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Guilty without expulsion

We are both Democrats, and between us have served some 40 years
on congressional staffs. Now that the acquittal of President
Clinton seems certain, we have a proposal that will leave him in
office without condoning his perjury or obstruction of justice.

Our proposal calls on the Senate to adopt, as its post-
impeachment “Articles of Censure,” the text of the House
Articles, except for the phrase calling for expulsion. Our
proposal will send a message that is clear and firm.

There will be something in it for everybody. The impeached
president will remain in office without having to apologize or
admit any wrongdoing. The Senate Democrats will achieve their
goals of “standing by their man” and “achieving closure.” The
Senate Republicans will confirm the “votes of conscience” for
impeachment cast by most House Republicans, as well as by several
House Democrats.

In our view, this proposal should have support across a centrist
spectrum of both political parties — from center-left to center-
right. It is consistent with The New York Times’ endorsement of
censure rather than the removal of President Clinton. It was
favorably mentioned by A.M. Rosenthal in his Jan. 29 column in
the Times, which suggests it will elevate political morality.

Rosenthal has noted that in 1993 Sen. Daniel Patrick
Moynihan warned America against “defining deviancy down” –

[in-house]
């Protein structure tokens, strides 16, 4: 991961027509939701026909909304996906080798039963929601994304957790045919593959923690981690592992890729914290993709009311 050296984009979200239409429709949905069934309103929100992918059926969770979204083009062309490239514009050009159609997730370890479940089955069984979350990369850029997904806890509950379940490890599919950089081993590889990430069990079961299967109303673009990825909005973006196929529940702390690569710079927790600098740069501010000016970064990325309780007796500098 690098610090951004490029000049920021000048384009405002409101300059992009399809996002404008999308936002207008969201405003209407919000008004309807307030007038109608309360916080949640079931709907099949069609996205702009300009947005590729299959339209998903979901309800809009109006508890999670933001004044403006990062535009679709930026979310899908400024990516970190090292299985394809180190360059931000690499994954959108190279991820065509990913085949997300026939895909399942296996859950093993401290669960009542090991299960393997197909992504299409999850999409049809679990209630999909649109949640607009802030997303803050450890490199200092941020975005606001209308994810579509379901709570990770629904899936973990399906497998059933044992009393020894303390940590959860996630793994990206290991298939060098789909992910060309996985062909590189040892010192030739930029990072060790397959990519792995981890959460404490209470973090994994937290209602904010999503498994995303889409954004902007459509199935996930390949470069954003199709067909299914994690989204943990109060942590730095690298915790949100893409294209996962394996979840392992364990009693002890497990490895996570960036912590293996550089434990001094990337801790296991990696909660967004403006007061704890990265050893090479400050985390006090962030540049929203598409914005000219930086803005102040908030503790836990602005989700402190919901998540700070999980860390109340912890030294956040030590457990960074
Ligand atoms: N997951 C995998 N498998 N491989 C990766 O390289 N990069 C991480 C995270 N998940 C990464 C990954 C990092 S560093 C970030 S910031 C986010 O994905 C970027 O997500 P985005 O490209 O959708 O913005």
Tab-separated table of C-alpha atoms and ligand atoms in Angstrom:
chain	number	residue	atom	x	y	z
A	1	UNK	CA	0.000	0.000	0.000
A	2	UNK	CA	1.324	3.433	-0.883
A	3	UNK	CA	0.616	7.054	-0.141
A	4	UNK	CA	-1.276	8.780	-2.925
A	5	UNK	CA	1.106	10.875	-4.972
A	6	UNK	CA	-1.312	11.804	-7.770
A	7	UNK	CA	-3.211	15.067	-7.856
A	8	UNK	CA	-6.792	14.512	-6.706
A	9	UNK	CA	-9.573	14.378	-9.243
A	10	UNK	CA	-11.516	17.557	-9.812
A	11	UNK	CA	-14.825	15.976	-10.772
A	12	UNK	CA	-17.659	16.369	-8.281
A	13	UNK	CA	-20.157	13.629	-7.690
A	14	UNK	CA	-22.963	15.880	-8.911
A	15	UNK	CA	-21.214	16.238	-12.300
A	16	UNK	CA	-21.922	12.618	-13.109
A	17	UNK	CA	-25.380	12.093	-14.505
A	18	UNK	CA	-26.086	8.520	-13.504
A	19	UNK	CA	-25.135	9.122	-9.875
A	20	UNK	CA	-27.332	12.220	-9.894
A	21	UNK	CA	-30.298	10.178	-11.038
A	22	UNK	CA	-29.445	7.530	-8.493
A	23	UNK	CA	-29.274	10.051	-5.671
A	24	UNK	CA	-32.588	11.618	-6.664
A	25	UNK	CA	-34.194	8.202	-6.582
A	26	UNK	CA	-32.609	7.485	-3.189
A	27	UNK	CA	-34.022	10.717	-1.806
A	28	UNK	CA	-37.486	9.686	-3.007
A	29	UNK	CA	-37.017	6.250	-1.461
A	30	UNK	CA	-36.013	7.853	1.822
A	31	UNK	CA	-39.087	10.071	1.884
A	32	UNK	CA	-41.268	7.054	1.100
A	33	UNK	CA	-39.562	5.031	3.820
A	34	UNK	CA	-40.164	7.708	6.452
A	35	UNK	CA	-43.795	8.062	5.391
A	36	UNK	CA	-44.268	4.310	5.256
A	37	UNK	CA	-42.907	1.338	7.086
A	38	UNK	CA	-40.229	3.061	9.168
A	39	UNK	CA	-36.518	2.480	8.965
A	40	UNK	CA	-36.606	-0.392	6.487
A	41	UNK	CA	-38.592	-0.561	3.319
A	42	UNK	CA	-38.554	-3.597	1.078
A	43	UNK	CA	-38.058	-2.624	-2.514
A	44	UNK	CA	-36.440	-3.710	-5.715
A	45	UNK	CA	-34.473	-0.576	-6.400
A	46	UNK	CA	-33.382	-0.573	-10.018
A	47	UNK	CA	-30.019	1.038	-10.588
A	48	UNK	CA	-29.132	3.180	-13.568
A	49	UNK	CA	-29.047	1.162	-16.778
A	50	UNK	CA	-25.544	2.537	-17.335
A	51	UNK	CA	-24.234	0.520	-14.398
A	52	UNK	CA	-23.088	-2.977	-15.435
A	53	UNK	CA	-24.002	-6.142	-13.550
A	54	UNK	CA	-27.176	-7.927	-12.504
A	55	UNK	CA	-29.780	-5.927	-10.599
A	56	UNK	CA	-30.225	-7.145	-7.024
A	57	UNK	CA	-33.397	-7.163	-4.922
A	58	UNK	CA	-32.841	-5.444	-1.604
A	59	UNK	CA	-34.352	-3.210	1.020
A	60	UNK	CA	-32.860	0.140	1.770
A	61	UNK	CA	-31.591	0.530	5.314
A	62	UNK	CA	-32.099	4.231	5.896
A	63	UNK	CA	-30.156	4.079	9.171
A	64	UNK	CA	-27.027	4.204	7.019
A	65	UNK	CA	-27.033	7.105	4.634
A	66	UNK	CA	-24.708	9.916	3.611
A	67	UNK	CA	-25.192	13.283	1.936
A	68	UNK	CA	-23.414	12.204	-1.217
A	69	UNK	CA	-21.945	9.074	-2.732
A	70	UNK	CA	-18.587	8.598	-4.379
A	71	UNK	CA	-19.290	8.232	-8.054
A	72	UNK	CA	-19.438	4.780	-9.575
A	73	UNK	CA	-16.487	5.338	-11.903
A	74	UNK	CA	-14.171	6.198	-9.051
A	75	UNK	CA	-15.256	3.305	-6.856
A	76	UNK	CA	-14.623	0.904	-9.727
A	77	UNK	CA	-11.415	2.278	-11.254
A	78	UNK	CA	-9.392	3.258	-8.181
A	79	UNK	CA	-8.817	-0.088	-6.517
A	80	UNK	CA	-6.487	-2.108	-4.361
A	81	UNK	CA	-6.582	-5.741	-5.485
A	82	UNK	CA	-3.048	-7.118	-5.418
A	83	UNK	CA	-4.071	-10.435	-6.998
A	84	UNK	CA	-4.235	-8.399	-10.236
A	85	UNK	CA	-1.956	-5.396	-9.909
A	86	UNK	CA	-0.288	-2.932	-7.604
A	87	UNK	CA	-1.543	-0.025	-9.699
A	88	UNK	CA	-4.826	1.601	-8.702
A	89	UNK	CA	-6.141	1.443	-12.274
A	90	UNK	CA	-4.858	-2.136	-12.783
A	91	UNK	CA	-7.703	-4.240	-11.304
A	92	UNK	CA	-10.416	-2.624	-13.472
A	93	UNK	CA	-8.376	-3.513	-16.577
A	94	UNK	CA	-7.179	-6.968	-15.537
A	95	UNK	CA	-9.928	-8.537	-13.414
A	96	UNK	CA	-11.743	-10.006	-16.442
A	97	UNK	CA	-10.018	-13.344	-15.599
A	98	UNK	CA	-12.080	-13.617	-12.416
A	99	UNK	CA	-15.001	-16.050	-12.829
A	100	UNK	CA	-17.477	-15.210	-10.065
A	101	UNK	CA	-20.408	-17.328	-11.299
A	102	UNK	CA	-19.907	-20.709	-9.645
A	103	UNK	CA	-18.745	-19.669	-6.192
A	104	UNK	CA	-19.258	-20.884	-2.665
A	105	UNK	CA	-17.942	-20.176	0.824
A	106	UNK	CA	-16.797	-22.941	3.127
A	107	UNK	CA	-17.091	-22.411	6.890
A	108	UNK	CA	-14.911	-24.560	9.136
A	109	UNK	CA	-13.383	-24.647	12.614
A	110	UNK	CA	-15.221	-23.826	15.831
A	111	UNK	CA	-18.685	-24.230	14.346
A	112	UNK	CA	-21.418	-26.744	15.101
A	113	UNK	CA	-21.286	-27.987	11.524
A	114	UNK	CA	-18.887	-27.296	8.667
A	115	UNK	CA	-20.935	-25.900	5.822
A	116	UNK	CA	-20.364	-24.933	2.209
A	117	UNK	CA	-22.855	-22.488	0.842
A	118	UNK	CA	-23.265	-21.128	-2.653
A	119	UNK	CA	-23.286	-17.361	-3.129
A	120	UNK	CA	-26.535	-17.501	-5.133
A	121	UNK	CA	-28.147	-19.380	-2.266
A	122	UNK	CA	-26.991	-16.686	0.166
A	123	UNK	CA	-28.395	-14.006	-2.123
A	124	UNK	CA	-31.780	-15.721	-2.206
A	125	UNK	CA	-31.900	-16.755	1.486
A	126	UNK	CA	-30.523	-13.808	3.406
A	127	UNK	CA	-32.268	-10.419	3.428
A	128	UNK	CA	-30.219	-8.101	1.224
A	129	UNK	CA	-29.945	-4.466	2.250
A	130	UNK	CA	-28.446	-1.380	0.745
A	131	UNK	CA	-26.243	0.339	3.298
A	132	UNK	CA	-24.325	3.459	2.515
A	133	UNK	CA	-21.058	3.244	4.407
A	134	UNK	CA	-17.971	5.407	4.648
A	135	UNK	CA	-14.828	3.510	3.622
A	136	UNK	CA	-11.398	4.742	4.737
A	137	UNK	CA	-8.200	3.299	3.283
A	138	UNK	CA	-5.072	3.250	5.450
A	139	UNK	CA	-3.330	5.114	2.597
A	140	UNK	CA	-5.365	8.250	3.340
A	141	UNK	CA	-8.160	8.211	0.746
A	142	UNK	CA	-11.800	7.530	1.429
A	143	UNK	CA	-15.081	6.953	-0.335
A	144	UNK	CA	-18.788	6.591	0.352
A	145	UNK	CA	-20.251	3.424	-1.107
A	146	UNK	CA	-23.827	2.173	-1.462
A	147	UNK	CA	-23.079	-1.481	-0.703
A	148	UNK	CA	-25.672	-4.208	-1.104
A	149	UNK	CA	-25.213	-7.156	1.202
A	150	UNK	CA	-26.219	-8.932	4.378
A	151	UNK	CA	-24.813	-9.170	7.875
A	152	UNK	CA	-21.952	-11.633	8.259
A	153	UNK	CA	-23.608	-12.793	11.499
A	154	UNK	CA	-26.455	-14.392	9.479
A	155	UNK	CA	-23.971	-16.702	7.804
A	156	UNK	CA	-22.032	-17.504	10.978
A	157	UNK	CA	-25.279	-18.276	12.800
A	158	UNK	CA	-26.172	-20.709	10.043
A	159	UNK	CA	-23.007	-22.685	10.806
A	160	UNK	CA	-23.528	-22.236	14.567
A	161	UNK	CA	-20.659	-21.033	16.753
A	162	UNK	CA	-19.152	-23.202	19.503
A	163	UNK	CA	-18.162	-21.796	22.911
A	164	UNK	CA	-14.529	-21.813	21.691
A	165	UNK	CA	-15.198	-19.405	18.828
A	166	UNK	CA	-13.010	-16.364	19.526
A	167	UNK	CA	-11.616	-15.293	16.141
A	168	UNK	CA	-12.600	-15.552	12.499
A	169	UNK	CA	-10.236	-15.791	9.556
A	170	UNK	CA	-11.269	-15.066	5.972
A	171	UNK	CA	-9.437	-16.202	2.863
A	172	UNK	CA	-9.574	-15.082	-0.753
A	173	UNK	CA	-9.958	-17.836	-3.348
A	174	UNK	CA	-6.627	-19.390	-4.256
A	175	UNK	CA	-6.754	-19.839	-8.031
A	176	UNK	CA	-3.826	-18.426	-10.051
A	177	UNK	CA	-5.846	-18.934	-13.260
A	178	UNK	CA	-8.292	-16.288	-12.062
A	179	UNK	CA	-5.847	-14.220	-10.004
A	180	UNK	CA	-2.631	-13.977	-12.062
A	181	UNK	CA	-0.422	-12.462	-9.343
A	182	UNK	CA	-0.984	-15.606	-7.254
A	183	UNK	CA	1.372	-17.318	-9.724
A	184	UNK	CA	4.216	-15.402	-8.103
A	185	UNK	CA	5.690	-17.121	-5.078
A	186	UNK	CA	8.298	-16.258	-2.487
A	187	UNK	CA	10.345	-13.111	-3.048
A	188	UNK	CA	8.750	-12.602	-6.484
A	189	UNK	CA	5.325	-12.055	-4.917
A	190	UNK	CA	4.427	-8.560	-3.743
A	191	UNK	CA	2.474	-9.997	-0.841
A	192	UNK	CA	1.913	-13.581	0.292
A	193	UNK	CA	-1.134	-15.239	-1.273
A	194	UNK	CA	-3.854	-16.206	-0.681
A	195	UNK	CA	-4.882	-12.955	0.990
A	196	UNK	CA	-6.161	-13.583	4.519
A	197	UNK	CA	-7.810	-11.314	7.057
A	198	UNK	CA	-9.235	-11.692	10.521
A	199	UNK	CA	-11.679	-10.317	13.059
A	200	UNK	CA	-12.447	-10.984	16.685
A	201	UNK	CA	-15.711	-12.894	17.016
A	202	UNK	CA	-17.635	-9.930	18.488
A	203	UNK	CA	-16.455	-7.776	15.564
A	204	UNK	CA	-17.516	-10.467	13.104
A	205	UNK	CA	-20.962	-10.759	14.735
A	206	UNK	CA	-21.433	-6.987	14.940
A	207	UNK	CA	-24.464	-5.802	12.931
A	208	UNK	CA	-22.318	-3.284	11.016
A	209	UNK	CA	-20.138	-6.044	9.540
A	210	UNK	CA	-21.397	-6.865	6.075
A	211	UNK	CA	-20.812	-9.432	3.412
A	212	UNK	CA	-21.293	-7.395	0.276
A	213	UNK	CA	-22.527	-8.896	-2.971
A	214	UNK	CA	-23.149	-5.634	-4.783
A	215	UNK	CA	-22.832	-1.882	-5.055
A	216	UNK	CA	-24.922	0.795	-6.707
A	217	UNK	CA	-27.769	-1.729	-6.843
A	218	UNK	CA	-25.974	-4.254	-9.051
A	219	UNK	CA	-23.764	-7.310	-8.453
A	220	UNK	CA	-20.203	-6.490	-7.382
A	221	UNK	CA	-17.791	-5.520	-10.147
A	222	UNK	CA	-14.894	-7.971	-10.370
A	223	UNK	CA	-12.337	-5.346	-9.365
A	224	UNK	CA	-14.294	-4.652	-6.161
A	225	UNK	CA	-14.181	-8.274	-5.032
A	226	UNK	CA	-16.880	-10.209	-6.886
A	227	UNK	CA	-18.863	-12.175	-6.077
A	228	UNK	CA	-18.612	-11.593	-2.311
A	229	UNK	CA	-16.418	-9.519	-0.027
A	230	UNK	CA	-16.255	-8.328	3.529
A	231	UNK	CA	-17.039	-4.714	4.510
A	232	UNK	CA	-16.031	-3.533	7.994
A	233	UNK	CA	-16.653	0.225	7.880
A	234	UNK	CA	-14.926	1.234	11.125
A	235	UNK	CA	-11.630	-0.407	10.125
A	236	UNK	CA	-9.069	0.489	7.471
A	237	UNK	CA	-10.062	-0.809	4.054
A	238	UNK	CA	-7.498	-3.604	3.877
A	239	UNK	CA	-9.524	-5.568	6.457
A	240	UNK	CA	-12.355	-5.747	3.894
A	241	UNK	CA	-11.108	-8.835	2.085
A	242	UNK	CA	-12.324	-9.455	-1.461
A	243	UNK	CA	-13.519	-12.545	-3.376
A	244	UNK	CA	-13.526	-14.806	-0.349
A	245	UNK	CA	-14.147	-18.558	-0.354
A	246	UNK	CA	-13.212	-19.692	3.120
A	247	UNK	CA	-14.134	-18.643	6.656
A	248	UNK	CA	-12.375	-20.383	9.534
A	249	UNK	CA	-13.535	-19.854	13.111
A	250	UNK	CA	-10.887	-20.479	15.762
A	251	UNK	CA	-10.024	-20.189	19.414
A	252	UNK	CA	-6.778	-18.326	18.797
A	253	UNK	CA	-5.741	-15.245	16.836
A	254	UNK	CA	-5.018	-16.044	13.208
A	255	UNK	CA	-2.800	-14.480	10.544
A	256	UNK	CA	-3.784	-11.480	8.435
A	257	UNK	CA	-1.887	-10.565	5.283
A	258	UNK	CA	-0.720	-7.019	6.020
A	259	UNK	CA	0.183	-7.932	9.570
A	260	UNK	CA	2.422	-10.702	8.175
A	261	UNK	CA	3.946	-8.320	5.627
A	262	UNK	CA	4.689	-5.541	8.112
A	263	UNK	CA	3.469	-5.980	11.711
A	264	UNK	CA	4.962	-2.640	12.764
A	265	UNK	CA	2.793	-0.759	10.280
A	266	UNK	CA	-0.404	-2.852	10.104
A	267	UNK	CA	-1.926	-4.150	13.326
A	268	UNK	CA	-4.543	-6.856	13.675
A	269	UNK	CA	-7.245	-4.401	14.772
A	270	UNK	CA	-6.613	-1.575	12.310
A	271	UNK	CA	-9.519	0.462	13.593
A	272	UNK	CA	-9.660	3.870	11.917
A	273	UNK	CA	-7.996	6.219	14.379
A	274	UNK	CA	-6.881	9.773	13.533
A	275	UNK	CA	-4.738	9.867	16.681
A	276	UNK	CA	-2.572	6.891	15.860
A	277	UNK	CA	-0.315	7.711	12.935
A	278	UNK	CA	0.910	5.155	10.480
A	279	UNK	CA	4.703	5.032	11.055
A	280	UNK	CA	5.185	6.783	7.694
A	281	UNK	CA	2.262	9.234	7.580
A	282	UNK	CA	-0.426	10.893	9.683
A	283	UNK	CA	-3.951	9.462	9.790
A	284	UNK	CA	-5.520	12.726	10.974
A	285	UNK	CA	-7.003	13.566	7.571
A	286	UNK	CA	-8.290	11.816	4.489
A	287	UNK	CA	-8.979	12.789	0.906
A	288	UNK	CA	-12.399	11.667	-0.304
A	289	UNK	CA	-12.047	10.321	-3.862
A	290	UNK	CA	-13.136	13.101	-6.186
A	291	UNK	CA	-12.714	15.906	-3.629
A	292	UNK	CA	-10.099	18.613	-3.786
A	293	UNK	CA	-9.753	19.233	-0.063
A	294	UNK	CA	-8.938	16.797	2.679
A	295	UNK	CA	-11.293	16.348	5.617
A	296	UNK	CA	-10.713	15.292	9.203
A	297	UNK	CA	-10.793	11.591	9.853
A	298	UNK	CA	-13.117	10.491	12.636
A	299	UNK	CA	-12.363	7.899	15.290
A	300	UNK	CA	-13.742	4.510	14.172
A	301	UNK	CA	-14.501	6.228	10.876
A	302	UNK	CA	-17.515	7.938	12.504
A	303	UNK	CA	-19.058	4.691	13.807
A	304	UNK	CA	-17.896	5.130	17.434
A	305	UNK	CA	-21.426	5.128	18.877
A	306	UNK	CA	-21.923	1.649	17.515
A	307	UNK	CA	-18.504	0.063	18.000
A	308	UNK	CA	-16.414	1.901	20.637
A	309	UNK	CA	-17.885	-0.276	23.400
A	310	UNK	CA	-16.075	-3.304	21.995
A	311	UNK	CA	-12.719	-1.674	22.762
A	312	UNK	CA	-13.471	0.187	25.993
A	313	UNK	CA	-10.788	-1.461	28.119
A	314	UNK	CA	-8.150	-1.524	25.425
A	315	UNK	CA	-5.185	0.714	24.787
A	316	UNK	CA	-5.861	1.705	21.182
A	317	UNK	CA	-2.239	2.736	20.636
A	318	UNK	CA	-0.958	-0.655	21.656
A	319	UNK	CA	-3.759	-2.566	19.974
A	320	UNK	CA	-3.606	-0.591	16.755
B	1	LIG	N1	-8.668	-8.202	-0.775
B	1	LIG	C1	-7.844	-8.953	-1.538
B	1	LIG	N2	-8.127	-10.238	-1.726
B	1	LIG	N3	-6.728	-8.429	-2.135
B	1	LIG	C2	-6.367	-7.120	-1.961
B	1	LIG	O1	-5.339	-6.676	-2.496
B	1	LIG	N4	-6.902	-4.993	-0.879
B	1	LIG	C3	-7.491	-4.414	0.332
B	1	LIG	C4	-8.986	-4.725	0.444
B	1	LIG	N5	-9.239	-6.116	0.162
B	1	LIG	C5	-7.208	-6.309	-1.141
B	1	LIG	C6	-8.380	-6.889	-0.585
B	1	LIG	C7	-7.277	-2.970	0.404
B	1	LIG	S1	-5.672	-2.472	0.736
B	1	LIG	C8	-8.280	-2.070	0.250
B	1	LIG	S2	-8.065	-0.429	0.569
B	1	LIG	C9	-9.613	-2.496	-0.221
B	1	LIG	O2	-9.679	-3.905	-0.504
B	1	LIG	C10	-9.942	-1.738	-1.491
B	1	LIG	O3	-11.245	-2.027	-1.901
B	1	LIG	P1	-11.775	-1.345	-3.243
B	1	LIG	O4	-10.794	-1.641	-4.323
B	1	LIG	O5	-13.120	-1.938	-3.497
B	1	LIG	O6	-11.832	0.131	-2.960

acceptance of actions we once regarded as acutely offensive,
immoral or illegal. Under our proposal, in the words of Mr.
Rosenthal:

Also commenting favorably on this proposal, Democratic former
Sen. Sam Nunn recently told a CNN interviewer:

This proposal has also won the support of nationally
syndicated conservative columnist William Rusher who has
observed:

Currently, rather than face up to their responsibility to be
triers of facts, certain senators have taken to opposing censure.
These include left-wing Democratic Sen. Tom Harkin and center-
right Republican Orrin Hatch — as well as Democratic Sen.
Robert Byrd, who argued for dismissal without any finding of
facts.

In effect such senators argue that “after all, the President has
received the ultimate censure in the form of the House’s Articles
of Impeachment, etc. etc. …” Their arguments are specious. The
House Articles are at best a half-a-loaf — since the House is at
best only half of the Congress. Also, the House is merely the
“indicting” or “probable cause” forum — and its Articles are
subject to trial by the Senate, which serves as both judge and
jury.

A few other senators, such as Republican Susan Collins,
call for a bi-furcated vote on “findings of fact” — that would
fail to spell out the details of the president’s illegal conduct
before a final vote on conviction. Still another proposal has
been advanced by Democratic Sen. Dianne Feinstein, who in the
words of Paul Gigot of the Wall Street Journal would censure the
president with “little more than a collection of harsh adjectives
(that does not include the word ‘illegal’).”

In our view — which according to the polls is apparently shared
by more than 70 percent of Americans — there is clear and convincing
evidence that the president is guilty of criminal behavior. To
save the honor of our Democratic Party, Senate Democrats should
affirm the rule of law — and not simply call the president’s
conduct “reprehensible, outrageous, and indefensible,” without
appropriately censuring him.

As we see it, our party as well as our country will be
permanently damaged if we ignore, and thereby condone, the
president’s illegal conduct.


Jerome Zeifman served as the House Judiciary Committee’s chief
counsel during the Nixon impeachment proceedings. Jim Guirard
served for many years as chief of staff for Democratic Sens.
Allen Ellender and Russell Long of Louisiana.

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